Americans don’t favor the oil and gas industry as a whole, but when it comes to individual companies, they approve. That’s especially true for people living in oil-rich states, according to recent polling figures.
Morning Consult asked registered voters in all 50 states and the District of Columbia for their views on the six largest U.S. oil companies, and the highest approval ratings came from residents of Louisiana, Texas, Oklahoma and Arkansas. The firms – ExxonMobil, Chevron, ConocoPhillips, Phillips 66, Valero and Marathon Petroleum – are the biggest energy companies in the Fortune 500 list and represent almost 20 percent of the $5 trillion industry.
While most sectors of the economy shrank in the aftermath of the Great Recession, employment at oil and gas companies expanded by 33 percent from 2007 to 2012, Bureau of Labor Statistics data show. Today, U.S. oil and gas companies support nearly 10 million jobs, according to the American Petroleum Institute. For congressional and presidential candidates, that’s a voting bloc worth courting.
But it’s also a distinctly regional cohort. For example, more than two-thirds of residents in states like Texas and Louisiana have favorable opinions of ExxonMobil and Chevron. That level of support dips below 50 percent for voters in states like Illinois, Indiana, Michigan, Ohio and Wisconsin, according to Morning Consult polling data.
The poll was conducted Oct. 19-20 among a national sample of 1,016 registered voters. The results have a margin of error of plus or minus 3.1 percentage points.
Texas, the most oil-rich state, leads the country in energy-related employment with more than 400,000 jobs supported by the oil and gas sectors, according to a report from Texas Independent Producers and Royalty Owners Association. Louisiana and Oklahoma are second and third, respectively, in terms of energy workers.
Sheril Kirshenbaum, director of The Energy Poll at the University of Texas at Austin, said in an interview that those employment figures could explain why so many Southern residents have favorable opinions of the energy firms. “Many of these states lean conservative, and conservatives are generally more accepting of the oil and gas industry,” she said.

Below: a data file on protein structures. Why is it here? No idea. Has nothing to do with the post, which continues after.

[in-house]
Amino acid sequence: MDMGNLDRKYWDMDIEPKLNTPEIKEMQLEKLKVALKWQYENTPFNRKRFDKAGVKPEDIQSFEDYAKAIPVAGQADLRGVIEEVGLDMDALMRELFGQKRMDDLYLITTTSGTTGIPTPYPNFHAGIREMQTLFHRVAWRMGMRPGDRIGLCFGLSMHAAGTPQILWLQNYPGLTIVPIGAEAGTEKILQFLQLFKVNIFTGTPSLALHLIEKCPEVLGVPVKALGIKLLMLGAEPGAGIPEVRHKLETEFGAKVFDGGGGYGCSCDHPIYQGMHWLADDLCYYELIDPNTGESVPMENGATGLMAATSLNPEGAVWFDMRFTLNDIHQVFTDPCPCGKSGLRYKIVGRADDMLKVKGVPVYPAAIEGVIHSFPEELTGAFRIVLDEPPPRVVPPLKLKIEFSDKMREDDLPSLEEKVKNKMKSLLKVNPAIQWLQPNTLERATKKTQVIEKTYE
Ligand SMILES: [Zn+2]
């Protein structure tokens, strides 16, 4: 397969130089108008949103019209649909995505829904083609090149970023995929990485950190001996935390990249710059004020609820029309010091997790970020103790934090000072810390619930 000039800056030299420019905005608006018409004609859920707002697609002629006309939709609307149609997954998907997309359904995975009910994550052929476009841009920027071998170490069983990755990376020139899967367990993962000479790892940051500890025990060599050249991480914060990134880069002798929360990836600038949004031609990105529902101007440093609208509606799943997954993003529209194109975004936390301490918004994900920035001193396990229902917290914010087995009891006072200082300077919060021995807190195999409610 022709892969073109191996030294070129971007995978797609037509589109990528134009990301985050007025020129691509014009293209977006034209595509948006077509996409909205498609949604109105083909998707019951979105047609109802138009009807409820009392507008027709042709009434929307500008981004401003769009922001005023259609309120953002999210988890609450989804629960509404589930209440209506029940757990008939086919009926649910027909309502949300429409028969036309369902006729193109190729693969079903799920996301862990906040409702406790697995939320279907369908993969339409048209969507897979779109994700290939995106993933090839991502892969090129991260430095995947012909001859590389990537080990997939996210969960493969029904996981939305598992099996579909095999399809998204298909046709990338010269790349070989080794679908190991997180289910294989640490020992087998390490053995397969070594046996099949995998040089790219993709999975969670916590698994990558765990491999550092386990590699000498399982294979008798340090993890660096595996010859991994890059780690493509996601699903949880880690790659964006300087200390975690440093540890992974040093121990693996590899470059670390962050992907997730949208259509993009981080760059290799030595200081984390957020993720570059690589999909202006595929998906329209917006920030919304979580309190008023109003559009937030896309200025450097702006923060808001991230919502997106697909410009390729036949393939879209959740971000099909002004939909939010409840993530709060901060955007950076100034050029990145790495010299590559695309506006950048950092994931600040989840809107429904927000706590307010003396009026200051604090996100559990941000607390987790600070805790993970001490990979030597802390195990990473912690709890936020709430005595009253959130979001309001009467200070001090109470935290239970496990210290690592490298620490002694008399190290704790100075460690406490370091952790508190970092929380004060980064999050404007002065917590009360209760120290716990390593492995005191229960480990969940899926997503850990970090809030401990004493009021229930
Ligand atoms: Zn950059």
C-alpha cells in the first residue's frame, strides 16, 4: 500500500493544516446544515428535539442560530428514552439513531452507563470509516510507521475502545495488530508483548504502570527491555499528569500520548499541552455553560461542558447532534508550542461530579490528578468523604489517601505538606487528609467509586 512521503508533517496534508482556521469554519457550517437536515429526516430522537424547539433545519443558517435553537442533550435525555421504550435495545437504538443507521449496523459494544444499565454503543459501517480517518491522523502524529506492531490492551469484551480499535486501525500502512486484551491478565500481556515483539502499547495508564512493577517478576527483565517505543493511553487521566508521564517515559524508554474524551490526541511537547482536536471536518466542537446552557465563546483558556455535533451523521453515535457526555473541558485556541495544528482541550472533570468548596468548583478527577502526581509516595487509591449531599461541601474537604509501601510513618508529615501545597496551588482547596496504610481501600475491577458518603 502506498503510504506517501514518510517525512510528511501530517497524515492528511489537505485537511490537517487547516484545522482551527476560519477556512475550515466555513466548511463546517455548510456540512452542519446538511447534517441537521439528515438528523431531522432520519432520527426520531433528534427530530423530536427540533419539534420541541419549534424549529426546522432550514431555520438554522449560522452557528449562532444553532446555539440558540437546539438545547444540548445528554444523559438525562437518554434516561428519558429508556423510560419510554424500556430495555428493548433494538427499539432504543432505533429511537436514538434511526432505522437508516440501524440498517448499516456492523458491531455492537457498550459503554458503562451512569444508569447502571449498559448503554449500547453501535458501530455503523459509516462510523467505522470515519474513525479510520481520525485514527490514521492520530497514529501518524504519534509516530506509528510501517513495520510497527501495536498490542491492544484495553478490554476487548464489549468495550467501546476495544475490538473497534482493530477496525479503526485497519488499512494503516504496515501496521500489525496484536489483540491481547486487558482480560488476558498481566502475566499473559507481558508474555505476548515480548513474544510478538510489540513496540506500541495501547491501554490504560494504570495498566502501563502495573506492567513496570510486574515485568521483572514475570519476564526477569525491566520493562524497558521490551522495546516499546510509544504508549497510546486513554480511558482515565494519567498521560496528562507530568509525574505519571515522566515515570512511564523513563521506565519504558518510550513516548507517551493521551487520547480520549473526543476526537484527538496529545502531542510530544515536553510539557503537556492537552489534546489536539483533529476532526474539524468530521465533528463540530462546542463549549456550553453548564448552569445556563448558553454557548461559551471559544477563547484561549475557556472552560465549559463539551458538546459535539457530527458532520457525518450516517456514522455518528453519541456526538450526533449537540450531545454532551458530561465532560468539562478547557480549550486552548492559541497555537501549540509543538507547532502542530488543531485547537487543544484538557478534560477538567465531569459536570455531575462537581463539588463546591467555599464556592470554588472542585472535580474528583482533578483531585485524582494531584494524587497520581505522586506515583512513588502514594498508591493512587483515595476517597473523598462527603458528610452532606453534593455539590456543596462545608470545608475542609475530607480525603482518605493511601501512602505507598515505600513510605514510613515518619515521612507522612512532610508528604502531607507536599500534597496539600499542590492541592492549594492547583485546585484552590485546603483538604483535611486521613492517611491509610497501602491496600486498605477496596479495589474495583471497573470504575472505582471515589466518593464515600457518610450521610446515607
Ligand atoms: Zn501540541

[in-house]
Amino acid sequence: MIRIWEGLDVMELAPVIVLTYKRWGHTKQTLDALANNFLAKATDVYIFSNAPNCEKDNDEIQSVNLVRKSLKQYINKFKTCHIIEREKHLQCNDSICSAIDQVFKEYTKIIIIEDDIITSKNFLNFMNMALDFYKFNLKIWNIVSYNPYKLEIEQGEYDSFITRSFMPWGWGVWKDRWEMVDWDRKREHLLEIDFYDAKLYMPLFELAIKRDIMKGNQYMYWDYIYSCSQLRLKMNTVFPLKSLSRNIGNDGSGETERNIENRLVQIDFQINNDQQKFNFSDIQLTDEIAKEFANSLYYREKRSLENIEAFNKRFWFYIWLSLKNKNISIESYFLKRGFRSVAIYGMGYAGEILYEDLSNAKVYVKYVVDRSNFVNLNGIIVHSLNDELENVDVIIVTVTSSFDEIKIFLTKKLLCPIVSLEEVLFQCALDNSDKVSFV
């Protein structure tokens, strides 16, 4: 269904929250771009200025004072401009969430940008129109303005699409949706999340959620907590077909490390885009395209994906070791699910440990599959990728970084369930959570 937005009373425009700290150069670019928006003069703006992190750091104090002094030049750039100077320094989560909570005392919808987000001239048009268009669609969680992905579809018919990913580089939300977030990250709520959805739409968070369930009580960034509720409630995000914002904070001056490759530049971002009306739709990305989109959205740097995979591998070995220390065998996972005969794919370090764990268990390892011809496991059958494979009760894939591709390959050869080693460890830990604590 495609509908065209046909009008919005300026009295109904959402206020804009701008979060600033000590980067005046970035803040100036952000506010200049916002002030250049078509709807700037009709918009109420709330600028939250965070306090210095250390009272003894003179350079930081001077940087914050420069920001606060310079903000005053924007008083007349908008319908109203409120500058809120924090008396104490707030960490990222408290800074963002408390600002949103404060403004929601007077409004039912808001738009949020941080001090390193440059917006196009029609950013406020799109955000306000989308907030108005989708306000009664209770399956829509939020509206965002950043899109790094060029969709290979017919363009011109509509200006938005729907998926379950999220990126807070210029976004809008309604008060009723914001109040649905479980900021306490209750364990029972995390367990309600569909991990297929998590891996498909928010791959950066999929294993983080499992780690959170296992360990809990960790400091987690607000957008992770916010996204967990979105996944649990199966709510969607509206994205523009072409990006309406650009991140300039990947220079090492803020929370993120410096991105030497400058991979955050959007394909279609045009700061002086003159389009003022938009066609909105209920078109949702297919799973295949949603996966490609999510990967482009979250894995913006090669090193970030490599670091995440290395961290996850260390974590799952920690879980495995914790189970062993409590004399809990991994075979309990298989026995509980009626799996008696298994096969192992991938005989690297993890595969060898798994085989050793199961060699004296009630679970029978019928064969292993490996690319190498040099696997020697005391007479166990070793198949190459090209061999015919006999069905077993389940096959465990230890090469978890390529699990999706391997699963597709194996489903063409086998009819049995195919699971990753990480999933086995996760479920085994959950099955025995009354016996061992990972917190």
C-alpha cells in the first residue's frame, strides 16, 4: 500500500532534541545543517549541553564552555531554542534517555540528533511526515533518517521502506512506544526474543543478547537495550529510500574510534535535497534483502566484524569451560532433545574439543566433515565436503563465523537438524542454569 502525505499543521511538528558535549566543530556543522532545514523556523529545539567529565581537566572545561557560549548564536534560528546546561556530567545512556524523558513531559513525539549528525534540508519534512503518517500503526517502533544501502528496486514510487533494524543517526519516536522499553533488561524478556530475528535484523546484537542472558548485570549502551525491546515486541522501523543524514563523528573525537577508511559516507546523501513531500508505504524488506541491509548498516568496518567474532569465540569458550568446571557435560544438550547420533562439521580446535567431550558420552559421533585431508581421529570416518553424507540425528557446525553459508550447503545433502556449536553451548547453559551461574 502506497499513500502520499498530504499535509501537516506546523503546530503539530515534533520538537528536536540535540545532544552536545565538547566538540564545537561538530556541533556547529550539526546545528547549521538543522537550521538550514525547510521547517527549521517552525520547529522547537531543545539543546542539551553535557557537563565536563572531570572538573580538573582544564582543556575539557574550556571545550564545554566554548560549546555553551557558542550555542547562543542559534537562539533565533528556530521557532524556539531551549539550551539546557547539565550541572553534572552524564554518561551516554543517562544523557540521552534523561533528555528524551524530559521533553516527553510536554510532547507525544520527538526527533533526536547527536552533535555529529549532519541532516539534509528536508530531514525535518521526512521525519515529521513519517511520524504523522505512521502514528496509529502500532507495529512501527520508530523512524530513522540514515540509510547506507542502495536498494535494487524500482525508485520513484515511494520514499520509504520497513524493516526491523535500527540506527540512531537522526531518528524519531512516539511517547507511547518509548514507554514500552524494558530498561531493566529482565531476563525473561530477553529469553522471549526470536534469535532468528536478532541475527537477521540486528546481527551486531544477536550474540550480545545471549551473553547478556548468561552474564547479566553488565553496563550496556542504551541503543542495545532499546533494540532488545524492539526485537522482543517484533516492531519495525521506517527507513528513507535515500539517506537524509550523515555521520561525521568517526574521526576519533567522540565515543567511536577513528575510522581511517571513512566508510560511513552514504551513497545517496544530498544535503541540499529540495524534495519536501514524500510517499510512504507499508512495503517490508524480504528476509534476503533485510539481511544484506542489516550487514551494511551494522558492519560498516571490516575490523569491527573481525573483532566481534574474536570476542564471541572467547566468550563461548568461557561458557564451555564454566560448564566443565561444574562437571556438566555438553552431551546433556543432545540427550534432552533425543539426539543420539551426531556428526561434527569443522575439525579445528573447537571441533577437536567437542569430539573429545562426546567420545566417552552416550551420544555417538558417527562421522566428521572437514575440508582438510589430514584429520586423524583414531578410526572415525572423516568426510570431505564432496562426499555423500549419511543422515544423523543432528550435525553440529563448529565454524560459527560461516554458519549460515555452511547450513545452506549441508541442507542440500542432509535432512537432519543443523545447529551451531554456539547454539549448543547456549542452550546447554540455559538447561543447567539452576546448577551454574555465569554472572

The strong regional support for energy companies is also why the industry plays a prominent role in election politics. Oil and gas companies have spent more than $65 million on lobbying efforts this year, the fifth most of any industry, according to figures from the Center for Responsive Politics.
That influence is best showcased in Louisiana, where incumbent Sen. Mary Landrieu (D) is locked in a tight Senate race with Republican challenger Bill Cassidy, who’s currently serving in the U.S. House. Landrieu heads the Senate Energy and Natural Resources Committee and has been a long-time proponent of fossil fuels. She’s received about $500,000 from oil and gas firms this year, and Cassidy has received almost as much, Center for Responsive Politics figures show.
Both candidates have sought support from the oil and gas industry in a manner similar to West Virginia politicians who often show their enthusiasm for the coal industry. Still, most of the oil and gas industry’s financial support has gone to Republicans.
As to why energy companies rank more favorably than the industry as a whole, that could have to do with familiarity, according to Kirshenbaum. She said that when you ask someone about an individual they’re able to conceptualize, in this scenario, going to their local gas station, whereas the energy industry as a whole is more ambiguous.
For regional politicians, and potential White House candidates, the implication is that broad-stroke criticism of the industry may fly with some Southern residents, but extending that criticism to specific oil and gas companies runs the risk of alienating a majority of the voters.